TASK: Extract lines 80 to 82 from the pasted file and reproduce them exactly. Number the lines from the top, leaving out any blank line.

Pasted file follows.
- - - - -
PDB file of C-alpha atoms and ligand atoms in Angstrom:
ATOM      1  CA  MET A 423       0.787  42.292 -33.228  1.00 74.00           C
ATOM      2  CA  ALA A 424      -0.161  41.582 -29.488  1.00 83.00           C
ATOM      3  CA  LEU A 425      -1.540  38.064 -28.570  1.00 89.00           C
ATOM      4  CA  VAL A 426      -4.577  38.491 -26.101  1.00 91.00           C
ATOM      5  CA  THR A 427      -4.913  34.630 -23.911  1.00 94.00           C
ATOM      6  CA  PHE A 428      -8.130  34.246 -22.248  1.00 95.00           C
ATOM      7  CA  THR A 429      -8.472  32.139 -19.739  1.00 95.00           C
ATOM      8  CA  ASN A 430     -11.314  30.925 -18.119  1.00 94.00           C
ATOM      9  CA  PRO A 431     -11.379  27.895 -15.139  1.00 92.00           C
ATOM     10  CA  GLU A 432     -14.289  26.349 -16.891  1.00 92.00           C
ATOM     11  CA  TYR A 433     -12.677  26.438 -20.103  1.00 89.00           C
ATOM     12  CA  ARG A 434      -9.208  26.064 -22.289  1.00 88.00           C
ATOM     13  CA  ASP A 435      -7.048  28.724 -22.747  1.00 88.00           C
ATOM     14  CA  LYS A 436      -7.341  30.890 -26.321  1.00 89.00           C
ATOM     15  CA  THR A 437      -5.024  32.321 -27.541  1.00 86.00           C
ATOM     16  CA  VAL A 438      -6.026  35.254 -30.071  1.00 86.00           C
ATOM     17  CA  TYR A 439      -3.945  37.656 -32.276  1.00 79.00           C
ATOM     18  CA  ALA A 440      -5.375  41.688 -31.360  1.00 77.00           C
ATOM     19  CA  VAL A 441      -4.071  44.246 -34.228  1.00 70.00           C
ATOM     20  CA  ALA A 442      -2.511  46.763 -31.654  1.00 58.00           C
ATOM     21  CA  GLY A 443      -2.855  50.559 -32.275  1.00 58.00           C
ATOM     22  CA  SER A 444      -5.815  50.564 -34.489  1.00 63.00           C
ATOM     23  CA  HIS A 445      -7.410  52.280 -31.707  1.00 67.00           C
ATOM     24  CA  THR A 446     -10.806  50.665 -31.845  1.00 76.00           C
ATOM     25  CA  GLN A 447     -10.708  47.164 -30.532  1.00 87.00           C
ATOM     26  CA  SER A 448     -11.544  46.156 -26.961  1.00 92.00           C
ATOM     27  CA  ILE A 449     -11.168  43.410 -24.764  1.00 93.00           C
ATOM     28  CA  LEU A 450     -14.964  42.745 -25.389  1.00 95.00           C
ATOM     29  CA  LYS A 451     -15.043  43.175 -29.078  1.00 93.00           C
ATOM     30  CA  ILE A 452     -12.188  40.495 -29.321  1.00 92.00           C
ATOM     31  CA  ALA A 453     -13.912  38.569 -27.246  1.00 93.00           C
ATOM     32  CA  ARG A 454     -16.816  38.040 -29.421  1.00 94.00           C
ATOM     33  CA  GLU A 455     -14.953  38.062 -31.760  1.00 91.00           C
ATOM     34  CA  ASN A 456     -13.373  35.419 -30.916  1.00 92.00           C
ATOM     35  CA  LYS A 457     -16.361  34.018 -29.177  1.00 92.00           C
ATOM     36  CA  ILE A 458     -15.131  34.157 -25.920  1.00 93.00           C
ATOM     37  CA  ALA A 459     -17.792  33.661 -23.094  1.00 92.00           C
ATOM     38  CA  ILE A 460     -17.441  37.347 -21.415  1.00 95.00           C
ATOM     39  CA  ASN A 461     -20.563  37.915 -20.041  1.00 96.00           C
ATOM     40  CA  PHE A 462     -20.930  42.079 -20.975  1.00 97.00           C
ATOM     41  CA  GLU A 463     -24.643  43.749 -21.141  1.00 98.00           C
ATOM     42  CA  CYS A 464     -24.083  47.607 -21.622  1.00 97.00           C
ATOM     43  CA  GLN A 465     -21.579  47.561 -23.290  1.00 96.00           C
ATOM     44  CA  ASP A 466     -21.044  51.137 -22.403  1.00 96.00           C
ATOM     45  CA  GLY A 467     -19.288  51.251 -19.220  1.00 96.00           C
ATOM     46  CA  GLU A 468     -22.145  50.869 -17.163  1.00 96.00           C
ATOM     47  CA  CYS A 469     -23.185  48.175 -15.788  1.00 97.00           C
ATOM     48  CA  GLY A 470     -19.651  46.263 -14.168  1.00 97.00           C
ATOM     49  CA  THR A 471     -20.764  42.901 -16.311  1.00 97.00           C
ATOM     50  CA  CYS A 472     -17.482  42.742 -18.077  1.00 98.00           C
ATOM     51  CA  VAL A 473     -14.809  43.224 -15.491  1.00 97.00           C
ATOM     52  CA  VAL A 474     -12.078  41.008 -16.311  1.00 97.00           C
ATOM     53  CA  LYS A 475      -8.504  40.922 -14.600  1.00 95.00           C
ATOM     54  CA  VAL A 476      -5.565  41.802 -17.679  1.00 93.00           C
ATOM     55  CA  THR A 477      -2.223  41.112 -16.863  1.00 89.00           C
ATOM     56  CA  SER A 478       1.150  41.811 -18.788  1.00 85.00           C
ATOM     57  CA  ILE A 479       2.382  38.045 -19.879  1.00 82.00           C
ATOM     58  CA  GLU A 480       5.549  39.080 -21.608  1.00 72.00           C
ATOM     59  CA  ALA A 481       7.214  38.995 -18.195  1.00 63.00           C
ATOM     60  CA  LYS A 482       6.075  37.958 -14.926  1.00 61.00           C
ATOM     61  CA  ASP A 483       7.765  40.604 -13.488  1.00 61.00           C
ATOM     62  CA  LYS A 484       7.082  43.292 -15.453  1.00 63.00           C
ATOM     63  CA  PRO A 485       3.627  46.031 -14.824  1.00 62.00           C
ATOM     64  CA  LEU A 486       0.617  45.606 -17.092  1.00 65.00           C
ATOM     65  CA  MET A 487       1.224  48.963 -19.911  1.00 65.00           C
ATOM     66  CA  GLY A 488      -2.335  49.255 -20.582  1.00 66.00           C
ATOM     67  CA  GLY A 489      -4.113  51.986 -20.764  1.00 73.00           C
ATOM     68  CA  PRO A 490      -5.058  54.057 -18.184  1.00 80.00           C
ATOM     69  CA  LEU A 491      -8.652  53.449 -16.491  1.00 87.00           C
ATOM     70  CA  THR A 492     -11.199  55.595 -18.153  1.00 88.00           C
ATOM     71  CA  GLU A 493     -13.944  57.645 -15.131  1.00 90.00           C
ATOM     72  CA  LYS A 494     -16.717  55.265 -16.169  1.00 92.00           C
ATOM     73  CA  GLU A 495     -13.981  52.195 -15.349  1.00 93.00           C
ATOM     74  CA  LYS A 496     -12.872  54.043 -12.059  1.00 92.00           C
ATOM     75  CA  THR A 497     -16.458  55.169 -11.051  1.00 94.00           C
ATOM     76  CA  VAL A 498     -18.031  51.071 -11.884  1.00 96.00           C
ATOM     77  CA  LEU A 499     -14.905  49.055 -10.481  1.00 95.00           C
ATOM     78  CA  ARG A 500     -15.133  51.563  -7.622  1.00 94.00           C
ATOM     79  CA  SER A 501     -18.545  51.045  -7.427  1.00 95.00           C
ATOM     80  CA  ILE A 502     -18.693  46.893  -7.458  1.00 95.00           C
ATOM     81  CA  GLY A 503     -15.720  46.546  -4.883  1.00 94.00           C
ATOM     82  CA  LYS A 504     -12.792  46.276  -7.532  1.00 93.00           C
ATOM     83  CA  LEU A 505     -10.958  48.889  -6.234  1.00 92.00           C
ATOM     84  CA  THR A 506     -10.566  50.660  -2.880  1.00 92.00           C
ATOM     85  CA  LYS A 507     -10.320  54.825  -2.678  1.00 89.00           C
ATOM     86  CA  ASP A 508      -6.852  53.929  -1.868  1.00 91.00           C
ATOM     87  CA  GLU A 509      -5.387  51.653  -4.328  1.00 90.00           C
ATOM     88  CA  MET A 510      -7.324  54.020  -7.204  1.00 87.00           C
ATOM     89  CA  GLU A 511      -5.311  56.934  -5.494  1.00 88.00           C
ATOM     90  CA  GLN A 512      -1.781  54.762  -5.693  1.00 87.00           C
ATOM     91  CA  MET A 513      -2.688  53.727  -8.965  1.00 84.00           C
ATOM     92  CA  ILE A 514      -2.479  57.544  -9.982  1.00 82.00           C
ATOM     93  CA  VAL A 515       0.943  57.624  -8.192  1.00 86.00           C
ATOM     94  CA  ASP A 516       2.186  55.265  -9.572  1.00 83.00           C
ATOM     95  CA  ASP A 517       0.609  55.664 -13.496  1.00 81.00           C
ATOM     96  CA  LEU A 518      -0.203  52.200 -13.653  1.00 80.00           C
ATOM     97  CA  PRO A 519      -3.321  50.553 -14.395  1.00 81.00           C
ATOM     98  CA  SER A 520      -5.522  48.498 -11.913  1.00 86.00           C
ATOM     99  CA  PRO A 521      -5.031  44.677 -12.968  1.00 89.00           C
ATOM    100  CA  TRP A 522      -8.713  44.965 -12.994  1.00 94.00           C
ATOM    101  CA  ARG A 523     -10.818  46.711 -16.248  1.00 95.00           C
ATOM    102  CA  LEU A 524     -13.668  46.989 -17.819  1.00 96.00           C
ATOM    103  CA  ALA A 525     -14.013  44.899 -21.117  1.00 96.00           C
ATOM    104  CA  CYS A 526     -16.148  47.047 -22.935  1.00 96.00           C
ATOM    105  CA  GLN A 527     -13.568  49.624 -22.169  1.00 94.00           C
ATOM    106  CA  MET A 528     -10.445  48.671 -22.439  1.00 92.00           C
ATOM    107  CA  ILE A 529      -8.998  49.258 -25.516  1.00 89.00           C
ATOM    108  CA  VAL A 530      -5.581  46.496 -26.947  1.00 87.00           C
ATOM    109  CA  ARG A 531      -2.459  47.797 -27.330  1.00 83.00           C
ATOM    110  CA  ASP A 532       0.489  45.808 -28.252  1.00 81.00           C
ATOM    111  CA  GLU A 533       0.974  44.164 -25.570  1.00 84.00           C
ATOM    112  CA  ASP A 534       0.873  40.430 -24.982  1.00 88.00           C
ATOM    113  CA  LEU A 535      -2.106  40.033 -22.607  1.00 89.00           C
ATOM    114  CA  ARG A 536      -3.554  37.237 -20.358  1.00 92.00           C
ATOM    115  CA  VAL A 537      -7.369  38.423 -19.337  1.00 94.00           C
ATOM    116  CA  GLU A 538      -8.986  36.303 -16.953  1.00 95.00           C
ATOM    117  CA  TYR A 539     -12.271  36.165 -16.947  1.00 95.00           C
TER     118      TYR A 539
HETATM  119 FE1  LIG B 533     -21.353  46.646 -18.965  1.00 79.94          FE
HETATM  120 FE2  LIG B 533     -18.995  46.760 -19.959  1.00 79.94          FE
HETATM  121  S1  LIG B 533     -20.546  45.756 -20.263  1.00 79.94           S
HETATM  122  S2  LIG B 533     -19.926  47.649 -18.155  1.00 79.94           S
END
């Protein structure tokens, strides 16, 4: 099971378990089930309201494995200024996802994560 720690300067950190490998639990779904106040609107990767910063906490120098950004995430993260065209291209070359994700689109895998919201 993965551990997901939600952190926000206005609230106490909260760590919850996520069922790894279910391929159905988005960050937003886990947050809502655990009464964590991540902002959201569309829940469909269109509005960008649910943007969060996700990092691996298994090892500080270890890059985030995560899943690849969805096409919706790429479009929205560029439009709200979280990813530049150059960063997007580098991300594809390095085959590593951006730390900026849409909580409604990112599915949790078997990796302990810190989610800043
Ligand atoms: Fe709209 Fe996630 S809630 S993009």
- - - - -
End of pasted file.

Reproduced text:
ATOM     79  CA  SER A 501     -18.545  51.045  -7.427  1.00 95.00           C
ATOM     80  CA  ILE A 502     -18.693  46.893  -7.458  1.00 95.00           C
ATOM     81  CA  GLY A 503     -15.720  46.546  -4.883  1.00 94.00           C